Stuttering: Let their voices be heard
May 09, 2016
Stuttering affects 1% of our population
Given the importance of verbal communication in occupational, social and academic settings, stuttering can lead to significant disability. UCR Health is taking a central role in the treatment of stuttering.
Stuttering, also known as Childhood Onset Fluency Disorder, is not a newly discovered condition as it was described by the ancient Egyptians and Greeks. Until recent years, however, stuttering was thought to be mostly a problem of the mouth or throat. It has also mistakenly been viewed as primarily an anxiety disorder and people who stutter have often been given the inappropriate advice to just "relax" or "slow down."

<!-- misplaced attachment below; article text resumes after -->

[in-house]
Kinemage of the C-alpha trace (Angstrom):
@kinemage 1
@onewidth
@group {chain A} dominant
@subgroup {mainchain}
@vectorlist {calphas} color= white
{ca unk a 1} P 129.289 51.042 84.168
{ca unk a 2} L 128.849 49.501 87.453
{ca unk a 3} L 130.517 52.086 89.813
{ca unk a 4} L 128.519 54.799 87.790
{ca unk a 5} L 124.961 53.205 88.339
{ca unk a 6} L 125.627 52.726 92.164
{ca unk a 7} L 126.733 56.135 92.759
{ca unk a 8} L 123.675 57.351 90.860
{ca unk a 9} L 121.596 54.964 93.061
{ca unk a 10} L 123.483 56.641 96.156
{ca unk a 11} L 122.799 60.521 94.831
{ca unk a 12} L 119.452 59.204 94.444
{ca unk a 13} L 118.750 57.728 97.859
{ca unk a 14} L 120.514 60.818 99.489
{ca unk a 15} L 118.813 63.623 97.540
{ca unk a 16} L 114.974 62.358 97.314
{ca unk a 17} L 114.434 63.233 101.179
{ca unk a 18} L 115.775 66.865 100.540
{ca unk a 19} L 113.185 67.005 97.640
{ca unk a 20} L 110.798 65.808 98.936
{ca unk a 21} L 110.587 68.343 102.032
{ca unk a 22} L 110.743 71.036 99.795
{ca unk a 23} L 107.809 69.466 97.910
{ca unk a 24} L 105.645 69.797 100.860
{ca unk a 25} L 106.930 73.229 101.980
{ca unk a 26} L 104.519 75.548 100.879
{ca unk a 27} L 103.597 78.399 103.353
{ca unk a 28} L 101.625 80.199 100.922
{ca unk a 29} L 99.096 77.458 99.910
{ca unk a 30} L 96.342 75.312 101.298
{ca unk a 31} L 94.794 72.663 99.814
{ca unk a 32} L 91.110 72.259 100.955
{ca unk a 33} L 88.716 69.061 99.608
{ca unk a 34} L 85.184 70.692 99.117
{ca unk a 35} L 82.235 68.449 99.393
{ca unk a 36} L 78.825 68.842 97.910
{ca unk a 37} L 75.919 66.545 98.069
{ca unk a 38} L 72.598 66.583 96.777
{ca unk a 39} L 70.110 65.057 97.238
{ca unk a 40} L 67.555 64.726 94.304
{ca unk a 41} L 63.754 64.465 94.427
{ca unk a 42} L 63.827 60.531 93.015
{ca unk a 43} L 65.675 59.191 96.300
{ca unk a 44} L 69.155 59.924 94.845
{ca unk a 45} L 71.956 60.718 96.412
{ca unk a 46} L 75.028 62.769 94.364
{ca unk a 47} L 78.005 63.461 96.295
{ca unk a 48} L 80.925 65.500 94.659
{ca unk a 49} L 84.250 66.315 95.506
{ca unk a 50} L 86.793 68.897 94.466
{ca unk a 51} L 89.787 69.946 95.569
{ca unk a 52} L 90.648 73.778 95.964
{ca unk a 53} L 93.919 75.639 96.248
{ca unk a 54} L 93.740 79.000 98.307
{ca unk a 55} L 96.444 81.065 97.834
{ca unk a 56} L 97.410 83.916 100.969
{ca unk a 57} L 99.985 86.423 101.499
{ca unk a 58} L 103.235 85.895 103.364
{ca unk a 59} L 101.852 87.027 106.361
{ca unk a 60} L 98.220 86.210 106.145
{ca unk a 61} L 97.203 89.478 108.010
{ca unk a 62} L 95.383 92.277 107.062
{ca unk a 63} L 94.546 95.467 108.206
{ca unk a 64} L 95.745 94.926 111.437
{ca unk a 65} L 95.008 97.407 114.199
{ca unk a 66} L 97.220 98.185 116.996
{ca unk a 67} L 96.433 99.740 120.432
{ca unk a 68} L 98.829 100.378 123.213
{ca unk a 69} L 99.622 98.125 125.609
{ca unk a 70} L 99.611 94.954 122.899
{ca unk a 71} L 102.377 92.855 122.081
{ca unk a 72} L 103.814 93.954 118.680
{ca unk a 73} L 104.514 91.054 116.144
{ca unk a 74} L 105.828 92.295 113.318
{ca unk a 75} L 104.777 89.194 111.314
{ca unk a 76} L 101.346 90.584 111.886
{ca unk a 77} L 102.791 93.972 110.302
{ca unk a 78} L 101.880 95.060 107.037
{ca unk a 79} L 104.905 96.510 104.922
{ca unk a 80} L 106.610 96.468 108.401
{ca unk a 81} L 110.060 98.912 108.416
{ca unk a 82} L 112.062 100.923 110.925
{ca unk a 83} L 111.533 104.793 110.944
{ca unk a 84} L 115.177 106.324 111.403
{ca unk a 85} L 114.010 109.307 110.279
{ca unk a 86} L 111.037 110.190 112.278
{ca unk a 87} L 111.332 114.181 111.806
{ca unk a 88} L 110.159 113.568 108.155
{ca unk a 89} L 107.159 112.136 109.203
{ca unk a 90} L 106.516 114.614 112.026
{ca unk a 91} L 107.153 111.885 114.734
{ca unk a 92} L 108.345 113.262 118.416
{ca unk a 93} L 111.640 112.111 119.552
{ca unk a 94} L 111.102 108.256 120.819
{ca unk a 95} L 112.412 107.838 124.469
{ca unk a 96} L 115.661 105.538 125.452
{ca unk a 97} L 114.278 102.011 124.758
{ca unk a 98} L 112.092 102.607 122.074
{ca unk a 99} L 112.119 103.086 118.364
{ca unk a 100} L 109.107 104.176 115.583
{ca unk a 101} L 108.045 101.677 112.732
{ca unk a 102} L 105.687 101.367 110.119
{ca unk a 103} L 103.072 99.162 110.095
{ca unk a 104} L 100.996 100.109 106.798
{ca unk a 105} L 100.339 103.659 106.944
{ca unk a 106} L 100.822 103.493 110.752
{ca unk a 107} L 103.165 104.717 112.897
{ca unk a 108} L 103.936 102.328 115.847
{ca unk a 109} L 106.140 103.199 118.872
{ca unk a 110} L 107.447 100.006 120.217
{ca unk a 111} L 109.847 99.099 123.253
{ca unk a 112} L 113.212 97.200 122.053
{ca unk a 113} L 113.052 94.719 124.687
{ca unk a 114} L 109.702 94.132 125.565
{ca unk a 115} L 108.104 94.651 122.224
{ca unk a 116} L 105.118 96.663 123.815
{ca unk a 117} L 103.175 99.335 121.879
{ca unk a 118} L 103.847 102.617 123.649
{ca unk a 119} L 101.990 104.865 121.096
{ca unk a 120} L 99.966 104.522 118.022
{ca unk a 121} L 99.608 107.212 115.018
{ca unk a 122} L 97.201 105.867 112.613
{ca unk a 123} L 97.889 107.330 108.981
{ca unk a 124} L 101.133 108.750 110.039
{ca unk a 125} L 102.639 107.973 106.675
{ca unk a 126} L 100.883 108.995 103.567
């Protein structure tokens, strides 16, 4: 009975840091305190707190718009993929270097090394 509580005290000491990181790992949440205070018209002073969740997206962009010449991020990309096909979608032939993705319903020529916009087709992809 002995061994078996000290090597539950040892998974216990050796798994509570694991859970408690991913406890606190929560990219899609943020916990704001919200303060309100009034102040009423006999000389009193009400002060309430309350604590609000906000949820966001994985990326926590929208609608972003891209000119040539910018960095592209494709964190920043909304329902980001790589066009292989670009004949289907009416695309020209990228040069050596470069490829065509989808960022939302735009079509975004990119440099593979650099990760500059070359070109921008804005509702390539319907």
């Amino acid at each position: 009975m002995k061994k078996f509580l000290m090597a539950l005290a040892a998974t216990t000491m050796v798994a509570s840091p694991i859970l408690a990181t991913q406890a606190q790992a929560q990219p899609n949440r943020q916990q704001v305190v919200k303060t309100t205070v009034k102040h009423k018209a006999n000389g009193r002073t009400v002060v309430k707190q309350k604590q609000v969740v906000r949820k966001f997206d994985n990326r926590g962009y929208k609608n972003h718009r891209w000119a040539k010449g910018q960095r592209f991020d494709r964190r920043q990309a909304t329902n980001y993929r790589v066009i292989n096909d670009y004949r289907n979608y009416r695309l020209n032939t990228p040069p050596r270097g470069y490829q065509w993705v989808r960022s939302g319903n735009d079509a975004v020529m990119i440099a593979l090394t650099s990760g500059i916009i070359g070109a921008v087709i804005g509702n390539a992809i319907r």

Owing much to the research performed by our faculty at UCR School of Medicine, we now know that stuttering is a disorder related to an abnormal brain activity. Stuttering is often genetic, but other causes may likely play a role in its etiology. Stuttering often begins in childhood and it is true that some children will "outgrow" the condition. However, it is in the best interest for the child to be evaluated by a health care professional specializing in stuttering treatment at the beginning of the symptoms since some forms of speech therapy may be effective, especially when caught early.
Growing evidence suggests that stuttering can be treated by certain forms of medications. More research is needed in this area, and the UC Riverside School of Medicine – through our Kirkup Center for the Medical Treatment of Stuttering – is leading the way and investing in these new therapies.
Help is here now and individuals who stutter need their voices to be heard. They no longer need to suffer in silence.
Gerald Maguire, MD is a psychiatrist with UCR Health. View Dr. Gerald Maguire's profile to learn more.